I know, I know, I just quashed the creativity right out of you. Just hear me out. If you are using NaNoWriMo as a catalyst with a goal of publication, you will want to use this month wisely. If you want to actually write a novel instead of 50,000 random words, you will still need to plan. Before you write a novel you MUST KNOW your main characters. What drives them? What stands in their way? What scares them? You MUST KNOW the beginning, middle, and end of your plot. If you doubt this, just binge watch the TV series LOST. You guys, it could have been so good. Know your ending. That’s what enables you to foreshadow and create meaningful connections throughout that create that brilliant/ shocking/ satisfying ending. You MUST KNOW your landscape. Your readers will be as confused as you are about where things are happening. Make sure you aren’t disorganized. Strategies for outlining, storyboarding or however you like to organize your world are myriad, and I’m not going to delve into that here, but spend October planning for November. If you have a vague story idea you’ve never had time to really flesh out, this is a great time to give yourself a kick-start on bringing it to life!

         Create Space to Create.

Perhaps the greatest value of NanoWriMo for aspiring authors is that it forces you to commit deeply to your writing and to schedule fiercely guarded, uninterrupted writing time. After all, it’s only for a month! At least that’s what we tell our loved ones as we closet ourselves away for hours at a time writing hundreds or thousands of words each day. If you find your roommates cannot resist coming in during that sacred writing time, pick a different venue. The library. A coffee shop. Wherever will allow you to focus and stay on target. That act of carving out time and space for your creative work has the potential to become a deliciously self-perpetuating habit. Maybe you can’t keep that break-neck speed forever. Maybe you have bills to pay and actually like the people with whom you cohabitate. But that habit carries momentum that you just have to renegotiate to keep rolling at the pace that’s right for you. Begin now to set aside time each day to prepare for NaNoWriMo. Word count doesn’t matter. It doesn’t need to be hours. However, it needs to be consistent every day.  Use that time to get plot details hammered out. Get acquainted with your characters. Research relevant professions. Draw maps. It doesn’t even have to be writing, it just needs to be relevant to the project.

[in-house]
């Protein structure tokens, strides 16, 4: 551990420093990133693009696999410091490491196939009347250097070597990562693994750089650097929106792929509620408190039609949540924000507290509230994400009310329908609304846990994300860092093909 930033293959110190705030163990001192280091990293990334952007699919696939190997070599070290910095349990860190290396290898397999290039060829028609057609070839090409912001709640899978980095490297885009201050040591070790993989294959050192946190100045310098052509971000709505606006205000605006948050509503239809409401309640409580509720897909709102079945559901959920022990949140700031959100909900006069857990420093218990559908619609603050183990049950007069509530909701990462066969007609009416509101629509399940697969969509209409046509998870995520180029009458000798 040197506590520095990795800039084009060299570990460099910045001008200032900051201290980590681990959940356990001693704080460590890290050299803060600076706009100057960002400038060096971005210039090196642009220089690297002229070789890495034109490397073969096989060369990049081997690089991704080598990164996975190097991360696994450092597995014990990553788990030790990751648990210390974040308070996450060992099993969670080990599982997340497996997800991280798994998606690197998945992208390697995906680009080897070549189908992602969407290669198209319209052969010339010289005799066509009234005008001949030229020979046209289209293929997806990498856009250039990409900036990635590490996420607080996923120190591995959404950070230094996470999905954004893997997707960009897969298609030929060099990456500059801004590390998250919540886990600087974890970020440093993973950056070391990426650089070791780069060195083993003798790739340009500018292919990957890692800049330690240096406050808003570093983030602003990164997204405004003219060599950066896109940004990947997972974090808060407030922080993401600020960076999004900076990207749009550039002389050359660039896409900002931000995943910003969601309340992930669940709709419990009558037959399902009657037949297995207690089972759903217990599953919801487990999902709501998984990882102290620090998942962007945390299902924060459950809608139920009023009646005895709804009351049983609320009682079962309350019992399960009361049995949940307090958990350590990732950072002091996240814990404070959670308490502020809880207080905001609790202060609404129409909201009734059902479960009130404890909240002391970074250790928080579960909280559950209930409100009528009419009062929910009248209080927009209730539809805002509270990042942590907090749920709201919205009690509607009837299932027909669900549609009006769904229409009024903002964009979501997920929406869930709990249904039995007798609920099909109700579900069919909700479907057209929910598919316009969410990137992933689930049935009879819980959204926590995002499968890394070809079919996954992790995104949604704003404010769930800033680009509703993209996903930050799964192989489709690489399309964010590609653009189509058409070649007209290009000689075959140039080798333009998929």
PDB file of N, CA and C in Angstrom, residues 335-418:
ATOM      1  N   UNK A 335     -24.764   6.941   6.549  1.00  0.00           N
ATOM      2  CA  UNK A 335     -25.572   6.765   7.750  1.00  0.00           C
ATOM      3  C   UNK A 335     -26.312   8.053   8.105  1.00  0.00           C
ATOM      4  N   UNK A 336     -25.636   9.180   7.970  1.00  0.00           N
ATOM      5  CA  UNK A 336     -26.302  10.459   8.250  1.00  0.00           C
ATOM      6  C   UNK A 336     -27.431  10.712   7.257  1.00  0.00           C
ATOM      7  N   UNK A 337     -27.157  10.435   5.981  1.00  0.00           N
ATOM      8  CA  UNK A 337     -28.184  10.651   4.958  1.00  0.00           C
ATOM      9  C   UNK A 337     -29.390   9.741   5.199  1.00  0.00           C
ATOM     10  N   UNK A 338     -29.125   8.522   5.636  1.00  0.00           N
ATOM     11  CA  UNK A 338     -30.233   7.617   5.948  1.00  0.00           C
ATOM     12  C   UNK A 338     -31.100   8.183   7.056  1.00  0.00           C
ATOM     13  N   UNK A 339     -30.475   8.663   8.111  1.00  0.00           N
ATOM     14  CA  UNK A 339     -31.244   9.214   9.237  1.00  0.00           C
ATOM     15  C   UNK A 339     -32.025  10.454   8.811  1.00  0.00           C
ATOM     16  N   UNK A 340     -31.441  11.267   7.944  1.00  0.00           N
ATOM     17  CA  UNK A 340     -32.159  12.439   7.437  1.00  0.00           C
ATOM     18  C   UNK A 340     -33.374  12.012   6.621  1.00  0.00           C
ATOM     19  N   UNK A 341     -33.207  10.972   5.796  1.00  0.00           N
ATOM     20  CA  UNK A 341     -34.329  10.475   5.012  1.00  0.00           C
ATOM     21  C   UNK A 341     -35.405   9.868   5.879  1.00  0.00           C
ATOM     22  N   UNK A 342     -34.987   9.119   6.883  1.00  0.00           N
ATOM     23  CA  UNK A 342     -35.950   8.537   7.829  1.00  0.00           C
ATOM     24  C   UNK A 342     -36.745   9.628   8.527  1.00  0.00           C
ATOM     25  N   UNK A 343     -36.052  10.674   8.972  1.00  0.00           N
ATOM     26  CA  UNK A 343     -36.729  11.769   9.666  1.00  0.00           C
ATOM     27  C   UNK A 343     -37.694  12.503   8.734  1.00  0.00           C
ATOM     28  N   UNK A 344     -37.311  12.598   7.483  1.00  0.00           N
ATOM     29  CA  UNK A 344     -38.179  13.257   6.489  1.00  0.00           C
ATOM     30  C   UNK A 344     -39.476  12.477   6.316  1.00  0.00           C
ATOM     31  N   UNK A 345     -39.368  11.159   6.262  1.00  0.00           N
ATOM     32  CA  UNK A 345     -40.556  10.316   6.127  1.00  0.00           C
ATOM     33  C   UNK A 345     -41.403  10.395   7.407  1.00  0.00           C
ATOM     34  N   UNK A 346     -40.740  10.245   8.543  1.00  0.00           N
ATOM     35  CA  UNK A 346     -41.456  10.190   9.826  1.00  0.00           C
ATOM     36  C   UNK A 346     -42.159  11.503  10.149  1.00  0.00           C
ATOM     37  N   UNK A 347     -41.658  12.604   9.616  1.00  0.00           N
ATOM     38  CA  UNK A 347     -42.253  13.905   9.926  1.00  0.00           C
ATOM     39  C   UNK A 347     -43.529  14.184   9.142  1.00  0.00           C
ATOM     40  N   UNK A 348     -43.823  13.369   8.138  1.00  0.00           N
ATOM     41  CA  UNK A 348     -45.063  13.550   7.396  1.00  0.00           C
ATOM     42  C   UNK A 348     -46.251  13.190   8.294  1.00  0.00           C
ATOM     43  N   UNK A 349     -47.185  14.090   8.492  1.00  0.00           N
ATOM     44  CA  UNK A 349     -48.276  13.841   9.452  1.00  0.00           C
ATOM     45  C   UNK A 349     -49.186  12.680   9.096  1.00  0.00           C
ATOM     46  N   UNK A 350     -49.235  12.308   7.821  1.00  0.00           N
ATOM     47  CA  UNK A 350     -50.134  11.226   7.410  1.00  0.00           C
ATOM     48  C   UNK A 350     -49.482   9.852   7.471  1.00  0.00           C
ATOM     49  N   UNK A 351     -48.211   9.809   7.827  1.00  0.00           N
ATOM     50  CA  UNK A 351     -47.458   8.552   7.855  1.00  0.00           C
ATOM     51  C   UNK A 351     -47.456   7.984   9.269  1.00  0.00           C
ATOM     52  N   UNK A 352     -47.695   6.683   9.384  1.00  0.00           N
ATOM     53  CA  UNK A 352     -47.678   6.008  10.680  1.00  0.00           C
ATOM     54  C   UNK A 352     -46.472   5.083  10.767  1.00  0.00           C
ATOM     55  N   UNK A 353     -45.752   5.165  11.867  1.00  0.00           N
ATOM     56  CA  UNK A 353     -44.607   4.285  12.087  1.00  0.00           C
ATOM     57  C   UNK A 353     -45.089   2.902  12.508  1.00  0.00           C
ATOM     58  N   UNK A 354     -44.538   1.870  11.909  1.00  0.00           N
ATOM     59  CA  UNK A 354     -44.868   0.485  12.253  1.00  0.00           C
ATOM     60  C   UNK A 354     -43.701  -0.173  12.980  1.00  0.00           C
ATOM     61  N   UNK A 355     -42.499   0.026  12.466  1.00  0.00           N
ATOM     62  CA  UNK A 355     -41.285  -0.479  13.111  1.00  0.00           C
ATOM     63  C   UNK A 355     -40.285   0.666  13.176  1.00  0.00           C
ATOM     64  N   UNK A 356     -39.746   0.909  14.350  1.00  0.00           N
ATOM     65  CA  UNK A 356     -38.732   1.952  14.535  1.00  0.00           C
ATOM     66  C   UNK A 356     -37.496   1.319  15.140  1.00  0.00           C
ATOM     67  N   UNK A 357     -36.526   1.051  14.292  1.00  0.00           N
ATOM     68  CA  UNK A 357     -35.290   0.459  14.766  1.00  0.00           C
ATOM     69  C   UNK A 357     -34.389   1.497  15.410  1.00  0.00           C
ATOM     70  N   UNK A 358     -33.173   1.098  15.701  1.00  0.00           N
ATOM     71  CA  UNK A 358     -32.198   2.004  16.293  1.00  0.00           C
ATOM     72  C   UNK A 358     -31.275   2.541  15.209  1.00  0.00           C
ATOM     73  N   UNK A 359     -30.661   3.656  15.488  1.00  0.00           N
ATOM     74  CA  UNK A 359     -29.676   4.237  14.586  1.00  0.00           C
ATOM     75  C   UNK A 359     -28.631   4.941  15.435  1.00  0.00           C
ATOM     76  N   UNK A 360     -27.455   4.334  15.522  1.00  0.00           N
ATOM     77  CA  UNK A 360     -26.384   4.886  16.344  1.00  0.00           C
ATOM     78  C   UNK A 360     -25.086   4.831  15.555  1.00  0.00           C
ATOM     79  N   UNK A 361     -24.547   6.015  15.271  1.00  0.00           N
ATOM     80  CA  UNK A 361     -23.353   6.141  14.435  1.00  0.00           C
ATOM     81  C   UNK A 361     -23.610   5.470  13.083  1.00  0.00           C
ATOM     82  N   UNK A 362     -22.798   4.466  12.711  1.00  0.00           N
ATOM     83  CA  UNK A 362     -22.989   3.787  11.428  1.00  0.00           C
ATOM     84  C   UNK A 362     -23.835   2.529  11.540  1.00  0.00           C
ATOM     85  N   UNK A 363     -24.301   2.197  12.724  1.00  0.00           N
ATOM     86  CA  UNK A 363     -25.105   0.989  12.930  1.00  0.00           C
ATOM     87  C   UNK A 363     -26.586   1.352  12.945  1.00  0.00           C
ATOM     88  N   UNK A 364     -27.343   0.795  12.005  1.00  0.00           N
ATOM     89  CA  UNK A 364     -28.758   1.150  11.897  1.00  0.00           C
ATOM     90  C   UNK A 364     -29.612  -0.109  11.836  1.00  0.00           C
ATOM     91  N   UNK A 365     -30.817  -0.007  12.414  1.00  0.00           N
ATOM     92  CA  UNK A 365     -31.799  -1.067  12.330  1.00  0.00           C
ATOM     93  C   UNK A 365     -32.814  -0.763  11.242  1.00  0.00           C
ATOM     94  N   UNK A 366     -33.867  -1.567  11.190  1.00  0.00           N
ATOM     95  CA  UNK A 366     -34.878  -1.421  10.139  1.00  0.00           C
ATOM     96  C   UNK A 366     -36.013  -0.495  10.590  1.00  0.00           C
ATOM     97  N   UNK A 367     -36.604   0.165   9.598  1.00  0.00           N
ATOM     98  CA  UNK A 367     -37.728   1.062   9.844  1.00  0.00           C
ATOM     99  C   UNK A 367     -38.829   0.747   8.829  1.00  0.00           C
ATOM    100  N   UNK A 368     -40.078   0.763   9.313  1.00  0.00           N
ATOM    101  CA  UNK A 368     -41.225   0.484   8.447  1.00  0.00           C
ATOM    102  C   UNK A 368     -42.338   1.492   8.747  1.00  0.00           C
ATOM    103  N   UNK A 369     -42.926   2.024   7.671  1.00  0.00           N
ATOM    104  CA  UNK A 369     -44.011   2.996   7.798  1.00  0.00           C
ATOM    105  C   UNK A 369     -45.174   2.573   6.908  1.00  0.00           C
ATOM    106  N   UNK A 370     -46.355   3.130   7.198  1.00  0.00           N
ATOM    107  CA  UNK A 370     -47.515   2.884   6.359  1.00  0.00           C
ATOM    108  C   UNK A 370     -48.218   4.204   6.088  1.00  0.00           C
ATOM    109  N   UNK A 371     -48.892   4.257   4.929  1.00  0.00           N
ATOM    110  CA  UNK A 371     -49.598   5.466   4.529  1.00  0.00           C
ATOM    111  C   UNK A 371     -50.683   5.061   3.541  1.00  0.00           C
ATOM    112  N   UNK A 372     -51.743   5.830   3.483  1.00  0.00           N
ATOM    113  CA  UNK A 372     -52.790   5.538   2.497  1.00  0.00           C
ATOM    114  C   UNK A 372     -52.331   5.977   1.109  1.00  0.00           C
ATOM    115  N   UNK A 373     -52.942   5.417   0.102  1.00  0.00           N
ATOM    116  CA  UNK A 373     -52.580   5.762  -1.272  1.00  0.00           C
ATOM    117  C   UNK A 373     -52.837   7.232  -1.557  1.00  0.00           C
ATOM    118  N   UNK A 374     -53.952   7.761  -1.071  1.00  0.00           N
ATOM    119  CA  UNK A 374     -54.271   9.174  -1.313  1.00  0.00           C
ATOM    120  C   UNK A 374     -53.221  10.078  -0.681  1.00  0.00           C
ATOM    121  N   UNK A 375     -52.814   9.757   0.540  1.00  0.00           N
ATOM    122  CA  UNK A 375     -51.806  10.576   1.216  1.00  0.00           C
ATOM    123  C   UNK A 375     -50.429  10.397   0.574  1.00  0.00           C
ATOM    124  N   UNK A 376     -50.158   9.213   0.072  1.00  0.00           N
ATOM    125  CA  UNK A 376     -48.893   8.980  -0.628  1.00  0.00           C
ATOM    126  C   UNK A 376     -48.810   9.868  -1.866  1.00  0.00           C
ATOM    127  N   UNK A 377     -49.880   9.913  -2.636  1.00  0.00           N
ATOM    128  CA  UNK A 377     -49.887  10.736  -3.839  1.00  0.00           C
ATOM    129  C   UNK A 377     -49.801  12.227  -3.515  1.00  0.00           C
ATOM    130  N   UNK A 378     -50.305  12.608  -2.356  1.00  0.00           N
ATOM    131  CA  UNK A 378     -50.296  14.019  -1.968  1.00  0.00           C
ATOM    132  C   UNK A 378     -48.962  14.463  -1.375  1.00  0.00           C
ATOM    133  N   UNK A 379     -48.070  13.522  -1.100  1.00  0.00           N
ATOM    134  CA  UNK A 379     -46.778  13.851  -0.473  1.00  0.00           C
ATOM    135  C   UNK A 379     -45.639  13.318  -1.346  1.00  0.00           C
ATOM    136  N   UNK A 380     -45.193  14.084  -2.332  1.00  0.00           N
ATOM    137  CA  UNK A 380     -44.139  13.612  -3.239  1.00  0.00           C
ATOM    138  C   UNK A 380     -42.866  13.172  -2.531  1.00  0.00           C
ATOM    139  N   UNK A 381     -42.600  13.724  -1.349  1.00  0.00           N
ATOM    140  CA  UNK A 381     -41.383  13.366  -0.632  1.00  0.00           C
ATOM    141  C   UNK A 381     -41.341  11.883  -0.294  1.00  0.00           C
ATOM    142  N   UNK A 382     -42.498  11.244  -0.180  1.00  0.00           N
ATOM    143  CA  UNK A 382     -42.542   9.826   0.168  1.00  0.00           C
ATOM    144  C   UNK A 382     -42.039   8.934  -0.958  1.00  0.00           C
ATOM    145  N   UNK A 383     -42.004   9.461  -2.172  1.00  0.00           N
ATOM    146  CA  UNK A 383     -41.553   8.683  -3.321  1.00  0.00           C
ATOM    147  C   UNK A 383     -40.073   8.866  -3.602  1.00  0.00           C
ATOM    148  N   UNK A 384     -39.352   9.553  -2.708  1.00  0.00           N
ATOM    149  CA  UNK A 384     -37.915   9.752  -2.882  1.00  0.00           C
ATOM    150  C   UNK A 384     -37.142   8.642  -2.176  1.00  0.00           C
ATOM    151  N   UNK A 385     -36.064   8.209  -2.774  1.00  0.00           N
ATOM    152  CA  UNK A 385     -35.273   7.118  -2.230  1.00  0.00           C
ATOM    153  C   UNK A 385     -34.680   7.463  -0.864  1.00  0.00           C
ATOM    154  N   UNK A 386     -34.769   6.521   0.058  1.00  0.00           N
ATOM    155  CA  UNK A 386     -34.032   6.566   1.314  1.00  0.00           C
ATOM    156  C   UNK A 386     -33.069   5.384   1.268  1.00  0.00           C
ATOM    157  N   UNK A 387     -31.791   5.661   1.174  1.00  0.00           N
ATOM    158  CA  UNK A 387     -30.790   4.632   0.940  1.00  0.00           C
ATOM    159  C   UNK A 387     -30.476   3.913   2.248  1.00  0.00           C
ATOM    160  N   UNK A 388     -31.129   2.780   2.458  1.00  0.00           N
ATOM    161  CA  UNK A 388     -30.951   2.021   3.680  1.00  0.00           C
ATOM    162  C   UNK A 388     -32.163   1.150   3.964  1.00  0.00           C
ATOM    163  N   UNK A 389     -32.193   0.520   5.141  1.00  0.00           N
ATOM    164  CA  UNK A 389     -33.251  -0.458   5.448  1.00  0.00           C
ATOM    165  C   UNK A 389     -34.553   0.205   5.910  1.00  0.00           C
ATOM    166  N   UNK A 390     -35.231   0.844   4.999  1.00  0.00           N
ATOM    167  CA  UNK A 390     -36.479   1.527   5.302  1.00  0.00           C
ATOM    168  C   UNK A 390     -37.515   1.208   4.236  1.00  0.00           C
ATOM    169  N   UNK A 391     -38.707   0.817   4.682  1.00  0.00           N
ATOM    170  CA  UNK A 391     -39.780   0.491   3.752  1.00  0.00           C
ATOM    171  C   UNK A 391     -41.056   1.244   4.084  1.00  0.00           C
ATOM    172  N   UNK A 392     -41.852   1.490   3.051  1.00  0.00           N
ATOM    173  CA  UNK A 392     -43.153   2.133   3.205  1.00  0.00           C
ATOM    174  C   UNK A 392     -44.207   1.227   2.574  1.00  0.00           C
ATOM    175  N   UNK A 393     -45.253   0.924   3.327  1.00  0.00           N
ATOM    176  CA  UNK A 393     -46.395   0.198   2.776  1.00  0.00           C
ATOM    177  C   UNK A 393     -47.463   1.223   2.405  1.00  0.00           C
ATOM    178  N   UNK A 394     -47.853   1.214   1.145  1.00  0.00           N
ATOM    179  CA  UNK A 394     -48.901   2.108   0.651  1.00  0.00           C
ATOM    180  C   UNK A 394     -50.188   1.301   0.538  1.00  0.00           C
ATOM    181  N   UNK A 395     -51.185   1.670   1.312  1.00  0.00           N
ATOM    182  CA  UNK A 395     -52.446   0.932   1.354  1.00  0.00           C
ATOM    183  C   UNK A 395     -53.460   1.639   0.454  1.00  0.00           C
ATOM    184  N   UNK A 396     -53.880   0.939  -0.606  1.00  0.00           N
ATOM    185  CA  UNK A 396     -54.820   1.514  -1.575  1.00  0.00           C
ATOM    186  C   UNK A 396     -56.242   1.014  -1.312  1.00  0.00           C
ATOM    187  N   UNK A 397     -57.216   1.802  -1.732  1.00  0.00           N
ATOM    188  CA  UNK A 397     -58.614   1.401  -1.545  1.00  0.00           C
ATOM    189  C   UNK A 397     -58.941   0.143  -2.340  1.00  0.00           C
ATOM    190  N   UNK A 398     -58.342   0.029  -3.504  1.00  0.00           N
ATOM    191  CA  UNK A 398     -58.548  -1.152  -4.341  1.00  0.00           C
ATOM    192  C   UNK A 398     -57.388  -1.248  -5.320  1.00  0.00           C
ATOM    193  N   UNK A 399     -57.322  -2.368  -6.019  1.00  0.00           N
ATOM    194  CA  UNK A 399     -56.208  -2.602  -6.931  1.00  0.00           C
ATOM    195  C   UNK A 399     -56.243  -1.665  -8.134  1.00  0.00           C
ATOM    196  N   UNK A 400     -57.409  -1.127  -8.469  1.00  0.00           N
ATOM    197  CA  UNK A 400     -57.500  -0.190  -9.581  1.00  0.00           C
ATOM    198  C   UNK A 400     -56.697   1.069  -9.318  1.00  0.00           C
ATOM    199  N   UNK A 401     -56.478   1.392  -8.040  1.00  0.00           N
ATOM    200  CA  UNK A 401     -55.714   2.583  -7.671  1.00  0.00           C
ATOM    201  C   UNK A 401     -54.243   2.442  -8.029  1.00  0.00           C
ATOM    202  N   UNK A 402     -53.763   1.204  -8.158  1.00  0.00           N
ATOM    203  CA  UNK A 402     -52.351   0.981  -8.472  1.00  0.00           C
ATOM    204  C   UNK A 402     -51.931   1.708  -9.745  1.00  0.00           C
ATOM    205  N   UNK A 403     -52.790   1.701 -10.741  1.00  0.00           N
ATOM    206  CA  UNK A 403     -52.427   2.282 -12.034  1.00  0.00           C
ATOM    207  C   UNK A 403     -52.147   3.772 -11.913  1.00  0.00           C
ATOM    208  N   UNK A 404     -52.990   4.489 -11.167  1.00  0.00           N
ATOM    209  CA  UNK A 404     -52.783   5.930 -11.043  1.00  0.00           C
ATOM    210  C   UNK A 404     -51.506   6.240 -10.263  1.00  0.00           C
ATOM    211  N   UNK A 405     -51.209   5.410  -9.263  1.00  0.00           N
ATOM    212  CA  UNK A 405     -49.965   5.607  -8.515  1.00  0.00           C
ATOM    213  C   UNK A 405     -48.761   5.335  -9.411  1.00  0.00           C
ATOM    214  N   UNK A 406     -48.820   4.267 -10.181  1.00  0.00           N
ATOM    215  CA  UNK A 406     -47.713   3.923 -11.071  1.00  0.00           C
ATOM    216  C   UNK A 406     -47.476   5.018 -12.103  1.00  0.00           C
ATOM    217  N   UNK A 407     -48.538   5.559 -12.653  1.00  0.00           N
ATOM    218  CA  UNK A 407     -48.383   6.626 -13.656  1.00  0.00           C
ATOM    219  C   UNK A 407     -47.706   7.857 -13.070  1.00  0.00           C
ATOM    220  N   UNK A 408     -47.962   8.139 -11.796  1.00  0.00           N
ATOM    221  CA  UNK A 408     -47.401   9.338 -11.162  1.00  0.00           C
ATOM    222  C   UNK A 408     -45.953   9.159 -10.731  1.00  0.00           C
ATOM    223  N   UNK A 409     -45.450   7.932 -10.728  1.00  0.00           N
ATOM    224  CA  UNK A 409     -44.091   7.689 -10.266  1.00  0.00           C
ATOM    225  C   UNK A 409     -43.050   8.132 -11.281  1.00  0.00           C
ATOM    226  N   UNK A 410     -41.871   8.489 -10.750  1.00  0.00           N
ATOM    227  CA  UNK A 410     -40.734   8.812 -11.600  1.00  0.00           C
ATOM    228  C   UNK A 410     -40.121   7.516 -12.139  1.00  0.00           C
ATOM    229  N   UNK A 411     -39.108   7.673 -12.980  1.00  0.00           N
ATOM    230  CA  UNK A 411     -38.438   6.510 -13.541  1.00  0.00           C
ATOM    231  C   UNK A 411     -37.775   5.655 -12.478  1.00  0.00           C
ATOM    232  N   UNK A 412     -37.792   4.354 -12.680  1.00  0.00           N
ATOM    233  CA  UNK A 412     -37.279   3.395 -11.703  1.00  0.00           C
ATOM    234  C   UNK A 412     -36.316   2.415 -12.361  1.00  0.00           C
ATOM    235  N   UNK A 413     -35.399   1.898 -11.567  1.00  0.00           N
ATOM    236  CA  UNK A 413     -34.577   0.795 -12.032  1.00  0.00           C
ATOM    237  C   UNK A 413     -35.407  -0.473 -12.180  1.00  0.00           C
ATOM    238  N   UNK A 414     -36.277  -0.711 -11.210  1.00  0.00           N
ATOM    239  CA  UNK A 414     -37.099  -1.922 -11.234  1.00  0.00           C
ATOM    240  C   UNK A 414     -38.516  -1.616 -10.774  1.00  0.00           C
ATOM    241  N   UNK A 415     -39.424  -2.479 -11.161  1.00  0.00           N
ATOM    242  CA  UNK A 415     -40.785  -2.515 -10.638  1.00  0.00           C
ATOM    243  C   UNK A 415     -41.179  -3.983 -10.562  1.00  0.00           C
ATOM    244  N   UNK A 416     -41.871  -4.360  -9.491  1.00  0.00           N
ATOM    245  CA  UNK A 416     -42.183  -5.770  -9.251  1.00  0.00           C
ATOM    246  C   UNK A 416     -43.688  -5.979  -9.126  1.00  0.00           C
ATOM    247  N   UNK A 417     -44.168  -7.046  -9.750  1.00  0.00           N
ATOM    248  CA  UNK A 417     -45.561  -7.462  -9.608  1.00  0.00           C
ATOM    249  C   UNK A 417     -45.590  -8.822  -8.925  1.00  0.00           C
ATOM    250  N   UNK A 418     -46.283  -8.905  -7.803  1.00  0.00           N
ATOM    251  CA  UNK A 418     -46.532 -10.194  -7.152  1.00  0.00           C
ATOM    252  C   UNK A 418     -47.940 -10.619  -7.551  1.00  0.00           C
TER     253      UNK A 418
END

Embrace the Cloud

Create a safe place to store your work. Nothing is worse than losing your nearly finished masterpiece-in-progress.  It’s sheer devastation. Plan ahead to find the place to save that’s right for you. Dropbox (unless you are incredibly prolific or use it for photos) and Googledocs both offer cloud services for free. Create some accountability for your writing with a word count widget, or commit to consistently updating your word count on the NaNoWriMo site once you begin. Find some way to see your progress visually. It will keep you motivated to keep driving this crazy train.

          Find a Writing Buddy

As antisocial as some of us may be, at our core we are social creatures. We perform better when there is accountability involved. Whether it’s your best friend you’ve roped into joining you on this ride or your local writer’s group or an online forum for NaNoWriMo inductees, find someone with whom you can commiserate. Writing fifty thousand words in thirty days is a huge undertaking; it’s the marathon of the writing world. Connecting with a writing buddy will give you a place to share strategies, encourage, and receive encouragement! Once you begin the race, you won’t want to waste your precious writing time trying to locate someone who really gets it and who understands your insatiable need for hot drinks and validation. Seek out connections beforehand and you will find yourself ahead of the game.

National Novel Writing Month is both a celebration of writing and a beastly challenge. Take some of the fire out of this dragon by preparing now, and you will be much more pleased with your completed novel on November 30th at 11:59pm.